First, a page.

Universal Serial Bus (USB) is the most successful peripheral interface in the history of the personal computer. USB is a standard connection interface between computers and digital devices. It enables the easy transfer of data through a direct connection or cable. USB was created with simplicity of use in mind, and thus “plug-and-play” became the expectation as drivers loaded themselves and printers, external hard drives, and other peripherals “just worked.”
USB has other features that make it attractive for product designs. It provides a small current available to the peripheral, and so USB became a standard for recharging and data transfer in one cable. USB 3.0 ups that current to 900 mA from 500 mA (in 2.0).
The USB 3.0 bus and the USB 2.0 bus operate separately in the same USB 3.0 cable and thus USB 3.0 is backwards compatible with USB 2.0 products by inclusion, with the right cable. SuperSpeed traffic travels in both directions simultaneously, referred to as “full duplex.” The SuperSpeed portion of USB 3.0 hubs do not poll device endpoints to check for ready data; devices operating at SuperSpeed initiate communication with the USB 3.0 hub only when they need it. USB 3.0 also provides for more aggressive power savings modes.
|Bits per Second||1.5M||12M||480M||4.8G
SuperSpeed now enables streaming video and mass storage at a new level of performance with much faster data transmission rates. Much of USB 3.0 is the same as USB 2.0 from a software standpoint in terms of device classes, data transfer types, and descriptors. Hardware is affected by differential signaling at significantly higher frequencies, however, which can present new challenges to designers in terms of increased signal loss or degraded signal integrity.
Note that USB 3.0 systems cannot utilize both USB 2.0 and 3.0 busses simultaneously; they are mutually exclusive. This holds true with device power consumption as well. Therefore, don’t expect to draw 900mA with a low-, full-, or high-speed USB device. With the largest installed base for interfaces (of USB 2.0) combined with backwards compatibility (of USB 3.0), the new USB is sure to be a winner.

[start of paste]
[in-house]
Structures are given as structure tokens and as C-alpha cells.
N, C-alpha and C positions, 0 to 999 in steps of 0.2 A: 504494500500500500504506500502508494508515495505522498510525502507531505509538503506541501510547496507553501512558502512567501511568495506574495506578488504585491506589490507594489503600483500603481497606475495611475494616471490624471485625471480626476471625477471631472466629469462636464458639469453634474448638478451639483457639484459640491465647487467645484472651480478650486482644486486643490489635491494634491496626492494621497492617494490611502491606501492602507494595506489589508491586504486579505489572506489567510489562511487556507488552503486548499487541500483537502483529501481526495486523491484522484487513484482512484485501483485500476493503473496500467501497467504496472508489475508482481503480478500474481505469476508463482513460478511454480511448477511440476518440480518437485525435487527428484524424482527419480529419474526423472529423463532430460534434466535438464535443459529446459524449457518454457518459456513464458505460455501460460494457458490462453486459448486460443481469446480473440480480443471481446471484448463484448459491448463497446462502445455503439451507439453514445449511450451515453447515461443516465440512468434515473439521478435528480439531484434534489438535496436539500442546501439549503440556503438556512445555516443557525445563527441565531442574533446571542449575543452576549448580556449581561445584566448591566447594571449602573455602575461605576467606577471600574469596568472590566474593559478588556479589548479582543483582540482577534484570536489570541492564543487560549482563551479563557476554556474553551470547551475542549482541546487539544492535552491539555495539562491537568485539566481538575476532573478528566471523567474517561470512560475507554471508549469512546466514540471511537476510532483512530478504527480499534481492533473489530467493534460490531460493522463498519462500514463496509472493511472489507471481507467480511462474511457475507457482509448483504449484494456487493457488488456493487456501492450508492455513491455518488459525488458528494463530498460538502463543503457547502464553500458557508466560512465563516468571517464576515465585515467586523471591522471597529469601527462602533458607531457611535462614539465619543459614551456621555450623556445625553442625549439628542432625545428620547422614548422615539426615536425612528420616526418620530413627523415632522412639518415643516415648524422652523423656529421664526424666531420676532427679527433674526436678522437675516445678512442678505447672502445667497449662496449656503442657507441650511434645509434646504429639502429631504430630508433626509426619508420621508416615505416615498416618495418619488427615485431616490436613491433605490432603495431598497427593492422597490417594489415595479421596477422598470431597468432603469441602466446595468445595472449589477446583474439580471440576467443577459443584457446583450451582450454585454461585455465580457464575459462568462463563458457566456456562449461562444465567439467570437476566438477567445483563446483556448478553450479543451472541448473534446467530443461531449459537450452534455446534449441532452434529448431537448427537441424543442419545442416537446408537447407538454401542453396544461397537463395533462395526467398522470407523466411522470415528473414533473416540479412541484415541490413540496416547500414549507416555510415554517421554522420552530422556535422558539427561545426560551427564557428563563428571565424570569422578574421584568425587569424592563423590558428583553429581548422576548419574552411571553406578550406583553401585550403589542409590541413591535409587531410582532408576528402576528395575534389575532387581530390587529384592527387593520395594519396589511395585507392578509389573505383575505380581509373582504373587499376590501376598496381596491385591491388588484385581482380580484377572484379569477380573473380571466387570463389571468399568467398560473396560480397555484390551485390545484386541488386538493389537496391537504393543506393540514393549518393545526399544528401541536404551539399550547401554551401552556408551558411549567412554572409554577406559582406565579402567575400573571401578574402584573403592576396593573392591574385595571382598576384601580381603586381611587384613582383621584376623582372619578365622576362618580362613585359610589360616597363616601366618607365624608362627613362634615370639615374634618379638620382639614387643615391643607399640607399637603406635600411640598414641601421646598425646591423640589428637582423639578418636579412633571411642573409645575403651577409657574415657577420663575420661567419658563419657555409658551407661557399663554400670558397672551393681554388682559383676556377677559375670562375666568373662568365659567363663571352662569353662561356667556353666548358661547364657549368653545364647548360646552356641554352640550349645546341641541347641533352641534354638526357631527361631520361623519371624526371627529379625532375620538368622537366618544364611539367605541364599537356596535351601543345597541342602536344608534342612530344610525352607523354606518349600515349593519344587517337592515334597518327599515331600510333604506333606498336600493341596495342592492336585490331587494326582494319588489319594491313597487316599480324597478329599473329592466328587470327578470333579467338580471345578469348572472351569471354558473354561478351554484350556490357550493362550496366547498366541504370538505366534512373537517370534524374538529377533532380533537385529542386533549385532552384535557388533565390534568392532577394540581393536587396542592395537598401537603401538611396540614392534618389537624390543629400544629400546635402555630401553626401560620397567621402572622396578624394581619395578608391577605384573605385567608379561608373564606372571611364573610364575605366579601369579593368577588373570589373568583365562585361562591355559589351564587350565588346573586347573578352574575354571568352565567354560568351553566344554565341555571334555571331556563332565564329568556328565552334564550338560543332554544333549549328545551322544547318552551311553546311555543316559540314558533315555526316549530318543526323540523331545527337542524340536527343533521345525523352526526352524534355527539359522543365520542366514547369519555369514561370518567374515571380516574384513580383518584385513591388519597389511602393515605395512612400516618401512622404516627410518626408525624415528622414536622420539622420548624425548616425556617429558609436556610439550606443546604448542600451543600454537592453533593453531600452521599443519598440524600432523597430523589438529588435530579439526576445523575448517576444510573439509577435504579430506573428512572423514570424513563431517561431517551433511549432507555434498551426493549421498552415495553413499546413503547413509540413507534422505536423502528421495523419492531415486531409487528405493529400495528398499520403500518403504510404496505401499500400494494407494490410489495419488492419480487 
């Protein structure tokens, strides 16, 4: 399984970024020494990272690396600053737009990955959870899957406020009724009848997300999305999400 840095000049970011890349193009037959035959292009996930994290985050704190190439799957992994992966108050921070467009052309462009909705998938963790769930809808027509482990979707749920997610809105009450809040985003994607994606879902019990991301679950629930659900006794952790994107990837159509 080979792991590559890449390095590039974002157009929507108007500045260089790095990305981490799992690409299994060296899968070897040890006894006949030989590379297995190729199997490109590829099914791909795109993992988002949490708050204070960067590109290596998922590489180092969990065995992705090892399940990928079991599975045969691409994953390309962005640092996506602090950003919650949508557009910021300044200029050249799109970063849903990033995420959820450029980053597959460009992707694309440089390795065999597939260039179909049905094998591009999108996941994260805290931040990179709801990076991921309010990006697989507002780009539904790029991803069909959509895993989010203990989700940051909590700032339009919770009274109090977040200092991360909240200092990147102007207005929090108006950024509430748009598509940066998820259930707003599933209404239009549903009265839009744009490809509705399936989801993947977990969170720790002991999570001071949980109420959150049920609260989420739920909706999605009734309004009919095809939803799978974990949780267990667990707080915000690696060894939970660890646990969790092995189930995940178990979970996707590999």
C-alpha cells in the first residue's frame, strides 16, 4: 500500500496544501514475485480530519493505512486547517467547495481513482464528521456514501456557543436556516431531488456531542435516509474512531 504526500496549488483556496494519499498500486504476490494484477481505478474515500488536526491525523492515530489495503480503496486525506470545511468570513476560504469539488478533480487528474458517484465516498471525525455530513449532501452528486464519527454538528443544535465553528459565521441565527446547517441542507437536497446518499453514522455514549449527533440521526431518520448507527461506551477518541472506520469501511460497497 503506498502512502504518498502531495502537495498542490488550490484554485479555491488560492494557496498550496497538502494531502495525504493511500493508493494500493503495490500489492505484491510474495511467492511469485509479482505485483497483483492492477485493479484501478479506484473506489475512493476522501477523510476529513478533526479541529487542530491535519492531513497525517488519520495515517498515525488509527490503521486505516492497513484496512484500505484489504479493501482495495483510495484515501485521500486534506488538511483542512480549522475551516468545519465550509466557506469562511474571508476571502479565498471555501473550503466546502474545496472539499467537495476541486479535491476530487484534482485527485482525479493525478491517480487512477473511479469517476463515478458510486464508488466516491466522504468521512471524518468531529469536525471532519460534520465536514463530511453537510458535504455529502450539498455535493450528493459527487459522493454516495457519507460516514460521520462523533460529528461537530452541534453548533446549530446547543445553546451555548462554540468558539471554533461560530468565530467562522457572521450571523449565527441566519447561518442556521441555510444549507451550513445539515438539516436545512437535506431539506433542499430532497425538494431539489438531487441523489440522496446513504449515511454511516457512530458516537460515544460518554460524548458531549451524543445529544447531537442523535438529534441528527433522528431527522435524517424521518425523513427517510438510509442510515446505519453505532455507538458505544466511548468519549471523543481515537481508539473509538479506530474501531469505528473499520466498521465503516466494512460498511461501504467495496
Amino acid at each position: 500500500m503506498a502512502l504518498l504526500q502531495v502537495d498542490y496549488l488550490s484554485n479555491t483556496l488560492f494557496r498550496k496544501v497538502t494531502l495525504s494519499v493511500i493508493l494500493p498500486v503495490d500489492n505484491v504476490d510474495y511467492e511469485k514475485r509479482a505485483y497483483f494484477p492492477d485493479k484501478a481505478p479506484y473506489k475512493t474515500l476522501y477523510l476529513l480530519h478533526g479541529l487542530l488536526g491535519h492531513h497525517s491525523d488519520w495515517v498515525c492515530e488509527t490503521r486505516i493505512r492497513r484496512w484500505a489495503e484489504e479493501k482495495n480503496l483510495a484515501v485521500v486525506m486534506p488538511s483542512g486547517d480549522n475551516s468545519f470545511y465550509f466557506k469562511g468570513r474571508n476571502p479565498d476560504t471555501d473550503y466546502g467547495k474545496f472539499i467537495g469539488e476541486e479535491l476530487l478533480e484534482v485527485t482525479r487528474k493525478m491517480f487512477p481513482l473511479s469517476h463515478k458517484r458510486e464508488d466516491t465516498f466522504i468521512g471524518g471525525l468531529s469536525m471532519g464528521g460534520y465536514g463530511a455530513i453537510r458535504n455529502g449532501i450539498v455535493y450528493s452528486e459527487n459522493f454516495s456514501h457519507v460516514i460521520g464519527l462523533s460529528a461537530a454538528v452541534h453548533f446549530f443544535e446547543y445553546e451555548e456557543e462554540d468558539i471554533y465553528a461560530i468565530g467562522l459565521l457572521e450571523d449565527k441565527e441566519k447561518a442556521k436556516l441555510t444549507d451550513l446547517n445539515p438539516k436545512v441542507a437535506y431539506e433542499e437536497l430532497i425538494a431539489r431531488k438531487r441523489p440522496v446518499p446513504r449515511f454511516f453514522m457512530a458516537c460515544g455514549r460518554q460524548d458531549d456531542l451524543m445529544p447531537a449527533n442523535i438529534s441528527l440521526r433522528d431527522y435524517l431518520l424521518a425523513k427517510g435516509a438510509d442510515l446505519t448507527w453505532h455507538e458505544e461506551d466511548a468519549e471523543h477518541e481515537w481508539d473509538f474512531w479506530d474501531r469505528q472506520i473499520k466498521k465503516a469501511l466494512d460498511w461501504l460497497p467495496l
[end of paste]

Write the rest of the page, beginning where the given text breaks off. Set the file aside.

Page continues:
Cypress Semiconductor EZ-USB® FX3 SuperSpeed USB Controllers
EZ-USB® FX3 SuperSpeed USB Controller enables developers to add USB 3.0 functionality to any system. EZ-USB FX3 has a fully configurable, parallel, General Programmable Interface (GPIF II™) which can connect to any processor, ASIC, or FPGA. Integrating USB 3.0 and USB 2.0 physical layers with a 32-bit ARM926EJ-S processor, the FX3 provides exceptional processing power, great flexibility, and data transfers as high as 320 MBps from GPIF II™ to USB.
As innovation continues to advance, large inexpensive storage, media formats, and new devices are converging. Answering the need for more bandwidth to maintain the interactive experience users expect, USB 3.0 delivers a new standard. USB 3.0's SuperSpeed data communication rate, optimized power efficiency, simplicity and ubiquity are unrivaled.
Contributed by Cypress
Architecture, power management, and a new streaming data model are some of the considerations with the update to SuperSpeed. Compare USB 3.0 with other interfaces, plug-and-play, hot swap, speed, efficiency and other attributes that change the way the game is played.
Contributed by TI
Ever wonder why the standards body did what they did? What's that bump on the B-connector for? Efficiency, standards for charging devices, the truth about backward compatibility, and the mysteries of old and new connectors are discussed here.
Contributed by Littelfuse
SuperSpeed introduces faster transfer rates, which means higher frequencies. With higher frequencies comes greater complexity in selecting the right protection. The introduction of additional differential data pairs requires more data lines to be protected against ESD than USB 2.0.